http://movingtozero.com/ube.com/embed/xmOYsCr1Zpw What was it like being one of the first two women physics majors at Yale? Eileen Pollack tells-all in her new book, The Only Woman in the Room. Here’s my review, published in the Houston Chronicle:
http://go2uvm.org/2014/03/hello-world/ ‘The Only Woman in the Room: Why Science is Still a Boys’ Club’
By Eileen Pollack
Beacon Press, 266 pp., $27.95.
chloroquine resistance transporter Eileen Pollack entered Yale University in the mid-1970s as one of the first two women to major in physics (BS, as opposed to the less rigorous BA, she’s quick to tell us). She had come from a rural high school in the heart of the Jewish Catskills, denied entry into its accelerated track in physics and math, and then taught herself enough to ace the necessary Advanced Placement exams.
visit homepage But after graduating from Yale summa cum laude, Phi Beta Kappa, with honors, Pollack made an “embarrassed exit from the profession” for English, at which she also excelled. Instead of applying for a physics grad program, she accepted a Marshall Fellowship to read Literature and Philosophy at the University of East Anglia in Norwich, England. “Although no single obstacle caused me to give up or fail, the constant need to jump so many hurdles wore me down.”
The thing is, despite her objective success in physics, the most esoteric of the esoteric sciences, Pollack felt herself a failure. Her detailed account of those years at Yale — a textbook example of women’s “disease to please” and crippling perfectionism — is a painful read.
What inspired Amanda? Not a Dad with a stack of LEGOs, but a Mom who’s a math teacher.
This book is Pollack’s lament: “I coulda been a contender.” After recounting her college experience, she goes home again, to Yale and her K-12 schools in Liberty, New York, to try to figure out why she quit physics.
She concludes: “If a single professor had said, ‘You know, Eileen, you really are quite good at physics,’ I would have been quite good at physics. In fact, I would have been quite great at physics.”
And yet when she revisits Yale 32 years later, to find out how women are faring today, Pollack, now a professor of creative writing at the University of Michigan, discovers that her teachers never encouraged anyone — male or female. “I can help students with the logic of ‘how does one approach things,’” explains her quantum mechanics professor. “But I don’t know if I can provide mentoring at the emotional level.”
Thirty to forty percent of the physics and physics-related majors at Yale are now female, Pollack reports. Twenty percent of all physics PhDs in the country are now awarded to women. Despite the subtle or not-so-subtle sexist messages they receive in high school, young women are managing to find their way into college physics programs.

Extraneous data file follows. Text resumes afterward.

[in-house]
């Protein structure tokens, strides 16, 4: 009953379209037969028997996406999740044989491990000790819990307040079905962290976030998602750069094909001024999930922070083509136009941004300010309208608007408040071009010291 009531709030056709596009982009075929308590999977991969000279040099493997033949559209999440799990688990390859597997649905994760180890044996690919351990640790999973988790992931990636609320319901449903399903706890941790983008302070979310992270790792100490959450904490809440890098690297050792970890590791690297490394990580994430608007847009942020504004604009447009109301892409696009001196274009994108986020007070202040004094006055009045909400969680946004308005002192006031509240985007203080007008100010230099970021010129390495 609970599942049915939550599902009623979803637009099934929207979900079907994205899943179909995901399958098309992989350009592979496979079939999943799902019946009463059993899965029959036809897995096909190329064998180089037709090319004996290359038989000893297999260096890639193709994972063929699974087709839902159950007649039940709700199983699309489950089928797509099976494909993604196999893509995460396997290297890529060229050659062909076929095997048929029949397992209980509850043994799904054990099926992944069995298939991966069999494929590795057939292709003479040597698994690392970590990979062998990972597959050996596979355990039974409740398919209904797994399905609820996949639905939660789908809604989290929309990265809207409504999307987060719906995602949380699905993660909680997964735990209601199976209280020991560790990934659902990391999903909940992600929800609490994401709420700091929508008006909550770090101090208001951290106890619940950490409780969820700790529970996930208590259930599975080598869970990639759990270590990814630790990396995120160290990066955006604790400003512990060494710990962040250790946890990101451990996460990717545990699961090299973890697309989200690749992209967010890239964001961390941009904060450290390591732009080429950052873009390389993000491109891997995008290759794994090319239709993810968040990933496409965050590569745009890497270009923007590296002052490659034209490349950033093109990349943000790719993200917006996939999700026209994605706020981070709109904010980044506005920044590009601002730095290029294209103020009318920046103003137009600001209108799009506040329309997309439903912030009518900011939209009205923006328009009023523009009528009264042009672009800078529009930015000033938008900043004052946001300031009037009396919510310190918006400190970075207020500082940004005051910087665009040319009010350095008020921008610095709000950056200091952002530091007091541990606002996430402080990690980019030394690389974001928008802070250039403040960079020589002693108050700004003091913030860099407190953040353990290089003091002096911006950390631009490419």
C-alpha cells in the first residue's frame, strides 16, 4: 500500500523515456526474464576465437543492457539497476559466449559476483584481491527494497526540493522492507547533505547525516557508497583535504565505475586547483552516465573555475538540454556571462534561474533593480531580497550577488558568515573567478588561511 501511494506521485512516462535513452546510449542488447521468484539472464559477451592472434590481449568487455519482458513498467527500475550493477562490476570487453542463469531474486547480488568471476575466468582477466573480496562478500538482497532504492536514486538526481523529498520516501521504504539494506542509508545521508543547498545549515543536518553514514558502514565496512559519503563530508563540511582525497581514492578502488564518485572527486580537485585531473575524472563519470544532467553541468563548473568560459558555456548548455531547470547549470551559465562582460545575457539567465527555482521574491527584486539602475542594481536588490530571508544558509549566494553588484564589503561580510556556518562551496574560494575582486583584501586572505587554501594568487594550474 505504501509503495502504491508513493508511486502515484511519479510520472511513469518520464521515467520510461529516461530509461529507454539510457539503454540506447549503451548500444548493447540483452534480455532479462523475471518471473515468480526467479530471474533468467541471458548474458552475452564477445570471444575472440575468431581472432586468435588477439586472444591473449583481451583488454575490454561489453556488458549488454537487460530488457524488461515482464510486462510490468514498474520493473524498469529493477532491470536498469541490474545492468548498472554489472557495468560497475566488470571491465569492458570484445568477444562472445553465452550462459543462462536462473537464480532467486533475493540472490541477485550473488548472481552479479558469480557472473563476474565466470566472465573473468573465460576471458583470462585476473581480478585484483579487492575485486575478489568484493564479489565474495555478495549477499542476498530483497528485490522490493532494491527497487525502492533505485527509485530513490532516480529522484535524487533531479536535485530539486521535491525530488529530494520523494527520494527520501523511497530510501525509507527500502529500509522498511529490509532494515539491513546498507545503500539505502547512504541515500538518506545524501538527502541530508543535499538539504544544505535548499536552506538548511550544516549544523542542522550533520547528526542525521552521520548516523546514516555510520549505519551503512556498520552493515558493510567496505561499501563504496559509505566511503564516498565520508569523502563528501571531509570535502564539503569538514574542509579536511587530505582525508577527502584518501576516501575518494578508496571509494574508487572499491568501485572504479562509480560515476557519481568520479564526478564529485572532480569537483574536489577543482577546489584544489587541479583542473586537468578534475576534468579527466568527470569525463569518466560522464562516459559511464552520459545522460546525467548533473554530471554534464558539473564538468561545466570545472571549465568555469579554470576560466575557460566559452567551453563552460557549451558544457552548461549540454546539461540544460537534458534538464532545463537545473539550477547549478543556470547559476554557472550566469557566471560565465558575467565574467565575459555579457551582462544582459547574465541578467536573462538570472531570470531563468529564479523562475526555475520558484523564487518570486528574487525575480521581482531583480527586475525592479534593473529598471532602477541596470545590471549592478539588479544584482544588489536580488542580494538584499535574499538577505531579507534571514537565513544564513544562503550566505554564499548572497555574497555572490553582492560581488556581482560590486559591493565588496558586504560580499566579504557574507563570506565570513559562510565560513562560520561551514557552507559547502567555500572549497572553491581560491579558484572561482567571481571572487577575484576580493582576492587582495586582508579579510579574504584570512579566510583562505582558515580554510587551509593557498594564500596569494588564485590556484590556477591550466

Once there, despite the best of their professors’ conscious intentions, women still face an unlevel playing field: “Most science and math instructors believe they are being evenhanded in their refusal to encourage anyone, not understanding that any white male who grows up in this country already receives encouragement for his ambitions, if only in the form of the prevailing image of scientists as white and male.”
(For a thorough and thoroughly depressing account of how male preferential treatment operates, take a look at Necessary Dreams: Ambition in Women’s Changing Lives, by psychiatrist Anna Fels.)
Pollack was “the only woman in the room,” one of the pioneering generation in all fields who were obvious outliers, forced to conform to the old boys’ club. (Pollack herself went through a pipe-and-fedora phase.) As research explains, a lone woman is ignored, and a pair of women is perceived as threatening. It’s when we get to “the rule of three” that women can most effectively begin to work on their own terms and, perhaps, even change the culture.
The stars of the book, for me, are the trio of young female physics students whom Pollack reluctantly interviews back at Liberty High. The prospect of meeting them, reminders of her “former antagonists,” sends her into disabling anxiety, “not managing to attach names to the comments in my notes.”
These young women are fearless, full of chutzpah, and in love with science. One, proclaiming herself “on the girlie side,” loves to see the shock on people’s faces when she says she wants to become a high school science teacher. Another loves being good at solving problems. The third, Amanda, wants to be a surgeon. Nothing short of losing her hands, she says, will deter her.
What inspired Amanda? Not a Dad with a stack of LEGOs, but a Mom who’s a math teacher. “Amanda and her friends used to spend Friday nights with Amanda’s mom,” Pollock reports, “because she made doing math so much fun.”
They admit, “girls are still mean,” so their friends are mostly guys. “The cool kids are now the smart kids,” Amanda tells her skeptical elder. Smart kids are dancing at homecoming, wearing “I LOVE MATH” T-shirts without recrimination, and using “dork” as a term of endearment. Amanda plays soccer, and all the dorks are into some kind of music or art.
Somehow, these young women have managed to refuse the yoke of traditional female double-consciousness: always looking at themselves being looked-at. They shall inherit the physics lab.